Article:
Chiang Mai Noodles

Khao Soi Gai / Chiang Mai Chicken Noodles

Though longstanding regional rivalries make it painful for me to admit, of all Malaysia’s neighbours, Thailand is undoubtedly our closest culinary contender when it comes to claiming the crown of being South East Asia’s greatest food destination.

Arguably the other great S.E. Asian powerhouse of complex flavours, Thai food may be geographically akin to Malaysia, yet the two cuisines remain fiercely distinct. Of course, it will shock no one to know that, for me, Malaysian food comes out tops over our Northern neighbour every time, even though it’s a closer run race than you’d imagine! What ultimately clinches it for Malaysia is it’s diversity. Of course there are many regional Thai dishes that reflect the local communities, but for the most part Thai food is represented as a unified national cuisine, unlike the wonderfully muddled menagerie that is Malaysian food.

Of course, one thing the two have in common, are noodles.

A self-professed noodle-eating fiend, I wholeheartedly believe that noodles make good cuisines great, and Thailand is responsible for some of the best noodles out there: Pad See Ew and Pad Kee Mao are personal favourites, and I’m even partial to wolfing down a decent Pad Thai. But aside from the famous wok-fried varieties, heartier and soupier Thai noodles seem more elusive than you’d expect. Thankfully, Khao Soi (or Chiang Mai Noodles), pick up the slack rather nicely.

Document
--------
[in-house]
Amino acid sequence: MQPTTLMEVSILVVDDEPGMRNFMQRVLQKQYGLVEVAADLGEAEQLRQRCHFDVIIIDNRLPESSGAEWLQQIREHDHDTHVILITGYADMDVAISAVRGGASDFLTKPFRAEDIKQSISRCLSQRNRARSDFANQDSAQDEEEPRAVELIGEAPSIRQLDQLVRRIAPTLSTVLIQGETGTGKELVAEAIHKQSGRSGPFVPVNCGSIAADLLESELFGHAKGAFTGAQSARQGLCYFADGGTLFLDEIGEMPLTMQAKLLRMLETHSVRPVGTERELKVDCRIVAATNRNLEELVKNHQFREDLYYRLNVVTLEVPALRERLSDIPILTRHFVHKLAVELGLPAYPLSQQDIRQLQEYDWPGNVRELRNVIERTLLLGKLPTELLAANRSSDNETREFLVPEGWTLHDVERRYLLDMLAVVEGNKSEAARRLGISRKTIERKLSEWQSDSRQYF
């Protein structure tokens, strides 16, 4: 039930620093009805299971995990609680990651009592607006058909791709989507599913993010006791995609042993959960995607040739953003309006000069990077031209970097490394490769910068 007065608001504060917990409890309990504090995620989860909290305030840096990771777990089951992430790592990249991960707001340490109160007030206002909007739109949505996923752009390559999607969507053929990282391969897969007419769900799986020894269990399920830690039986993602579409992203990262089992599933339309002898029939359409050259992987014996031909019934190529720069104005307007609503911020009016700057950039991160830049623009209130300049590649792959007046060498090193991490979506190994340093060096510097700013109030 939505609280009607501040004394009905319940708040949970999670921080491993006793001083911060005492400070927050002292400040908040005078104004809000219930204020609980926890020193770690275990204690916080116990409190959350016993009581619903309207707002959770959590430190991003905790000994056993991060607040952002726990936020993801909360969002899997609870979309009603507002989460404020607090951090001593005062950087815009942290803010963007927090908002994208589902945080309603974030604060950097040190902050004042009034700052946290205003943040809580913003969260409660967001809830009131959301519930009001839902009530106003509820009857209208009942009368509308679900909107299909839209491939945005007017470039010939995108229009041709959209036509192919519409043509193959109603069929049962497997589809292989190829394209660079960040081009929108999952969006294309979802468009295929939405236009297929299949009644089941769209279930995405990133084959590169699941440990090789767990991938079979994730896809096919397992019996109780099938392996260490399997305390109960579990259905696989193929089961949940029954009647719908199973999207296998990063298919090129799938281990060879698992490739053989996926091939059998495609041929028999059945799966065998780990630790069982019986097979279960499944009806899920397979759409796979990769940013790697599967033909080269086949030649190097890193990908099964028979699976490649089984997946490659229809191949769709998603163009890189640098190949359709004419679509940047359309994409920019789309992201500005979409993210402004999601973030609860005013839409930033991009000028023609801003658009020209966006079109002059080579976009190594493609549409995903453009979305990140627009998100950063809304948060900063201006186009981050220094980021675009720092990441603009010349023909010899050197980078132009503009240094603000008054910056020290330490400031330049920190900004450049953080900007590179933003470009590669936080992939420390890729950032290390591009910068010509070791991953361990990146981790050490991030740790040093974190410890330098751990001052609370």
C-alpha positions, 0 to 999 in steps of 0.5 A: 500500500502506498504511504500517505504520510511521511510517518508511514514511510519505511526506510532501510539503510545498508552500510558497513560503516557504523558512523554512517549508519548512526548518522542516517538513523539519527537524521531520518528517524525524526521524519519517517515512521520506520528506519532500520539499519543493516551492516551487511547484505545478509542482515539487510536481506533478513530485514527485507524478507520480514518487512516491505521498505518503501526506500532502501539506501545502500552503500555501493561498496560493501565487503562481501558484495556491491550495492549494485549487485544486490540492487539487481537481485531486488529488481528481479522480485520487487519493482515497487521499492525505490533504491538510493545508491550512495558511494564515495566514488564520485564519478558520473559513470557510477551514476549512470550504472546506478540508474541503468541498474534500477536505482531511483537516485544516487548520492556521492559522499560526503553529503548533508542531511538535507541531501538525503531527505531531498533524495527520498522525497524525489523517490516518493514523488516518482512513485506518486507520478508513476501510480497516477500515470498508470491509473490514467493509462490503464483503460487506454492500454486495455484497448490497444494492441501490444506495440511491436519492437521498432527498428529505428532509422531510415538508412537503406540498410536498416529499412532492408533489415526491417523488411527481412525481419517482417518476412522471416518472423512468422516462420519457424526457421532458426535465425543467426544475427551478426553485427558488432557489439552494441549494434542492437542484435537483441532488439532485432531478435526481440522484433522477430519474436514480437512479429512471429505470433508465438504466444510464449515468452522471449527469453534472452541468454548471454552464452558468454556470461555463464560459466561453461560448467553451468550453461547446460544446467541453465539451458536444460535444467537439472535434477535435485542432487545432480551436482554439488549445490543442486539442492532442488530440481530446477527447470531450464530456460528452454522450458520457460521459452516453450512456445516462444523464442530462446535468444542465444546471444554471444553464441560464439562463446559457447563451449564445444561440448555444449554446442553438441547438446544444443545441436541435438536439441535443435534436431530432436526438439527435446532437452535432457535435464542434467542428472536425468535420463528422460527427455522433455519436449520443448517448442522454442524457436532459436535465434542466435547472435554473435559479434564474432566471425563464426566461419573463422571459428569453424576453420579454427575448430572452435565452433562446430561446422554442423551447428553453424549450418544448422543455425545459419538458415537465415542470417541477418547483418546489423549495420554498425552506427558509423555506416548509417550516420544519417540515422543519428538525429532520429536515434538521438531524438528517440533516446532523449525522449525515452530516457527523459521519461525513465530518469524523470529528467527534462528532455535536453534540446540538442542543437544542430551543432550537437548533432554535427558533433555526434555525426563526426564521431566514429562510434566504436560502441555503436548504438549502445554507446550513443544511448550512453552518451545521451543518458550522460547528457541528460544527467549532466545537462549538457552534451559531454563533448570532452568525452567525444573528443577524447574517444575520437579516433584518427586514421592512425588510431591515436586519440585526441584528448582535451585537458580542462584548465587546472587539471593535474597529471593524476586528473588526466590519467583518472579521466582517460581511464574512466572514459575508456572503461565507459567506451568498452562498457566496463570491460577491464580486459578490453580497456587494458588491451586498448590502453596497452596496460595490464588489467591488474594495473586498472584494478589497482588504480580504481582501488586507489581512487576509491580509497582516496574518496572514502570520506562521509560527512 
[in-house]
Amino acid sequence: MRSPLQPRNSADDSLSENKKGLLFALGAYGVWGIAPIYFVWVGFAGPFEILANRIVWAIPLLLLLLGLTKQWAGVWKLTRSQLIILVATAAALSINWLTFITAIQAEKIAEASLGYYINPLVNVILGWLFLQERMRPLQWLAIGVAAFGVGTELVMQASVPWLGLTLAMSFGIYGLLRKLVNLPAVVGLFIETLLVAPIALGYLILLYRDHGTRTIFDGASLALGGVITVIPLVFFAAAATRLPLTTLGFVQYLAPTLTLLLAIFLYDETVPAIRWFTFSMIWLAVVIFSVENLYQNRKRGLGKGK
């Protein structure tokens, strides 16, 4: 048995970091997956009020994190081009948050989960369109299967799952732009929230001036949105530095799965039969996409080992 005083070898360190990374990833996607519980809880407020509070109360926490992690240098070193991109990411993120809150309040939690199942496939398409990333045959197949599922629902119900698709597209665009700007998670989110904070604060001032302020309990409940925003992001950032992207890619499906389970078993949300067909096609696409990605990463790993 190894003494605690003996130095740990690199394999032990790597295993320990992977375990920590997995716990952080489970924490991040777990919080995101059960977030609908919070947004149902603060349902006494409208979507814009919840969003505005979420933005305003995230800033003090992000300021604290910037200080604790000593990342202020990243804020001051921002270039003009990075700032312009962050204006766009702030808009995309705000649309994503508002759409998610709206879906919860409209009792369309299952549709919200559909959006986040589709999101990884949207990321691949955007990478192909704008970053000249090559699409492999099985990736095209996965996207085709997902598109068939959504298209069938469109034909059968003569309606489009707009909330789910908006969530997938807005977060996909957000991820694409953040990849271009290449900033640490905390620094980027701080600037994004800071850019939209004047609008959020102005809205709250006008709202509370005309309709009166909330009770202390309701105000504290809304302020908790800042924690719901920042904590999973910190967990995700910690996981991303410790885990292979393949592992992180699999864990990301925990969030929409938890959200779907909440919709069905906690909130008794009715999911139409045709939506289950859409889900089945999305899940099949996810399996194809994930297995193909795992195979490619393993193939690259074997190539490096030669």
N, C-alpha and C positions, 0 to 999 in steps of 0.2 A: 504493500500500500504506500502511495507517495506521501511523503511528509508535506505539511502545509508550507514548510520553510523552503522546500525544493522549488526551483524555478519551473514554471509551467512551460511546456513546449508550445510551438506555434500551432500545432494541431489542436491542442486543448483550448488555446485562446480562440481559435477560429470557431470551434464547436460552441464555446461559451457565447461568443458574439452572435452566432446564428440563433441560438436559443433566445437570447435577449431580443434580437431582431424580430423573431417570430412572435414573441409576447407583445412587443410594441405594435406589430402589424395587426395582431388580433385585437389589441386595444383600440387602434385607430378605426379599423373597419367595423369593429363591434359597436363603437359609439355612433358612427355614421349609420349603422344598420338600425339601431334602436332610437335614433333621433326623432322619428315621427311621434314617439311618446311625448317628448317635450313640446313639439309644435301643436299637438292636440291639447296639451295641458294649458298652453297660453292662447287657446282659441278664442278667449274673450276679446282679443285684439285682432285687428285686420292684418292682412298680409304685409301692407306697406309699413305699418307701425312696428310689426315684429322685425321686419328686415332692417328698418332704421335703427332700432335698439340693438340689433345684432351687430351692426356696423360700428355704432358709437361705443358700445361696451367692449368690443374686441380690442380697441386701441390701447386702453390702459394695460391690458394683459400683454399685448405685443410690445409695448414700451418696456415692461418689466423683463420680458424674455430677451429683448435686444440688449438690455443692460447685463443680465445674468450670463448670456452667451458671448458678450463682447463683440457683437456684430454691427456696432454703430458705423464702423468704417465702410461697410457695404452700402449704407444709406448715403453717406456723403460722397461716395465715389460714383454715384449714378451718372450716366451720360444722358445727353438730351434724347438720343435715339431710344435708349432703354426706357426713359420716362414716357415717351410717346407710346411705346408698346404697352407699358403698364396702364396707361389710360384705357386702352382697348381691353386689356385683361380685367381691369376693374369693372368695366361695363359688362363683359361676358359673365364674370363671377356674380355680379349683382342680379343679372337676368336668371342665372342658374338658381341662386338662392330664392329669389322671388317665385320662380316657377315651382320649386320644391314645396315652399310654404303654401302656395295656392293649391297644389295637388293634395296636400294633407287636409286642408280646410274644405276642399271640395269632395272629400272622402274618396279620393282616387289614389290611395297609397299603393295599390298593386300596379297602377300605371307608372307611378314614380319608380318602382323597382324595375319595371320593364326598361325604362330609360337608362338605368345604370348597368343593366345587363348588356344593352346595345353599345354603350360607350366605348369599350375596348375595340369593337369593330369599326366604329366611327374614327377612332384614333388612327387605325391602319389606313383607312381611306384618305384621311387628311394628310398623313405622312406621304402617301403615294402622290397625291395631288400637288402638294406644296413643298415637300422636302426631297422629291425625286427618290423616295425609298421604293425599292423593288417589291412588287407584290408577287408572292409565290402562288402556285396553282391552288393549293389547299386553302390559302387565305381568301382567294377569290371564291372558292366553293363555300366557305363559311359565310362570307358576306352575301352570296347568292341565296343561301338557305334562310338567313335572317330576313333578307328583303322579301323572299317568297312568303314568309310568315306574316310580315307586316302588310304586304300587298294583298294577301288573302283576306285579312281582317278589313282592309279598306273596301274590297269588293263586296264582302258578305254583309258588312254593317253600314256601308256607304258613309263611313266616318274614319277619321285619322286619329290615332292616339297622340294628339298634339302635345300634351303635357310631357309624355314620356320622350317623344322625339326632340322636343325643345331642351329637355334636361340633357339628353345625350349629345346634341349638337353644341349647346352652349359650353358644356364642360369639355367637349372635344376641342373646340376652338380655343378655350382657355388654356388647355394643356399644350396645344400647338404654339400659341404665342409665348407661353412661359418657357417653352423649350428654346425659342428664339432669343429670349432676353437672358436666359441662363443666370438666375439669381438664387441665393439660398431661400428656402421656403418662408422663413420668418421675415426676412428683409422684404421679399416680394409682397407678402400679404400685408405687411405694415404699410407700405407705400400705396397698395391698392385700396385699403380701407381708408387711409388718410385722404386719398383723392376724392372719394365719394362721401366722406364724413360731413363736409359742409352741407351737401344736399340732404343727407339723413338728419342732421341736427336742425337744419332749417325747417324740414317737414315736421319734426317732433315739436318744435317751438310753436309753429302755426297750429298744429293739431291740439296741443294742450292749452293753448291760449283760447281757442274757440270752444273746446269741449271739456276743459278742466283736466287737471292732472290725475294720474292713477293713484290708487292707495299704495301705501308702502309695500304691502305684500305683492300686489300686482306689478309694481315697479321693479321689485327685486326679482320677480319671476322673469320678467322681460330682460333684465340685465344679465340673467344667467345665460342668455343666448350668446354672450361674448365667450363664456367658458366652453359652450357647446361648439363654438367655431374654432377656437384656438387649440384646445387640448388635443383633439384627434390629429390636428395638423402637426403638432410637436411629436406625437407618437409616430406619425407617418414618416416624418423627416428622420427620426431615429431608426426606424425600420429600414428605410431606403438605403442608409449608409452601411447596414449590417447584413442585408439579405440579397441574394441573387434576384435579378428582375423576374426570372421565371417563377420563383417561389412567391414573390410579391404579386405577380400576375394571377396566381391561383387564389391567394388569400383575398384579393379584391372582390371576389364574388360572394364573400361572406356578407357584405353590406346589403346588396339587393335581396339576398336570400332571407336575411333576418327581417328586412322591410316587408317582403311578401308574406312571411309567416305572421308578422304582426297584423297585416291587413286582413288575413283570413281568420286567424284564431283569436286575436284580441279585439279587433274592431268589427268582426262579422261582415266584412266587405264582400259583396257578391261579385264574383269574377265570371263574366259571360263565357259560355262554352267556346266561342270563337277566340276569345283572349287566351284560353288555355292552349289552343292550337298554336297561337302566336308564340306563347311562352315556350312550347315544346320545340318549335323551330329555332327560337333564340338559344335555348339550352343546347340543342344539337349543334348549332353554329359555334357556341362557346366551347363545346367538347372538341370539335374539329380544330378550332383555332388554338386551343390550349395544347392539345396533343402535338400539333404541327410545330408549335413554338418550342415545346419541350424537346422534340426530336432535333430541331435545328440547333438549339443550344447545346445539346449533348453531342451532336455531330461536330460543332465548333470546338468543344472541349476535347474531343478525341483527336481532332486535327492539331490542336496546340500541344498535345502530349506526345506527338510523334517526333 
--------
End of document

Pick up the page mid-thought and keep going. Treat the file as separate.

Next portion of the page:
Arguably Thailand’s most famous soup noodles, Khao Soi is also one of the easiest Thai dishes to make at home. Hailing from the country’s Northern region, versions of this wonderful dish can also be found in neighbouring Lao and Myanmar. Whilst most of the ingredients are accessible to anyone with a local Asian Supermarket, Khao Soi‘s laksa-like broth is nevertheless a heady brew of aromatics and depth. Makrut (Thai) lime takes centre stage here, adding a vibrancy to an otherwise rich coconut broth. As such, fresh Makrut Lime Leaves are essential, though the Makrut lime zest is easily replaced with regular lime.

Another ingredient not to be omitted are the fried wonton skins – of course these add some crunch, but ultimately when soaked in the spicy broth, they are transformed into deep-fried nuggets of joy – pure yumminess.

As I said previously, with dishes like Khao Soi, sometimes Thai food really does give us Malaysians a run for our money!

Click here for the recipe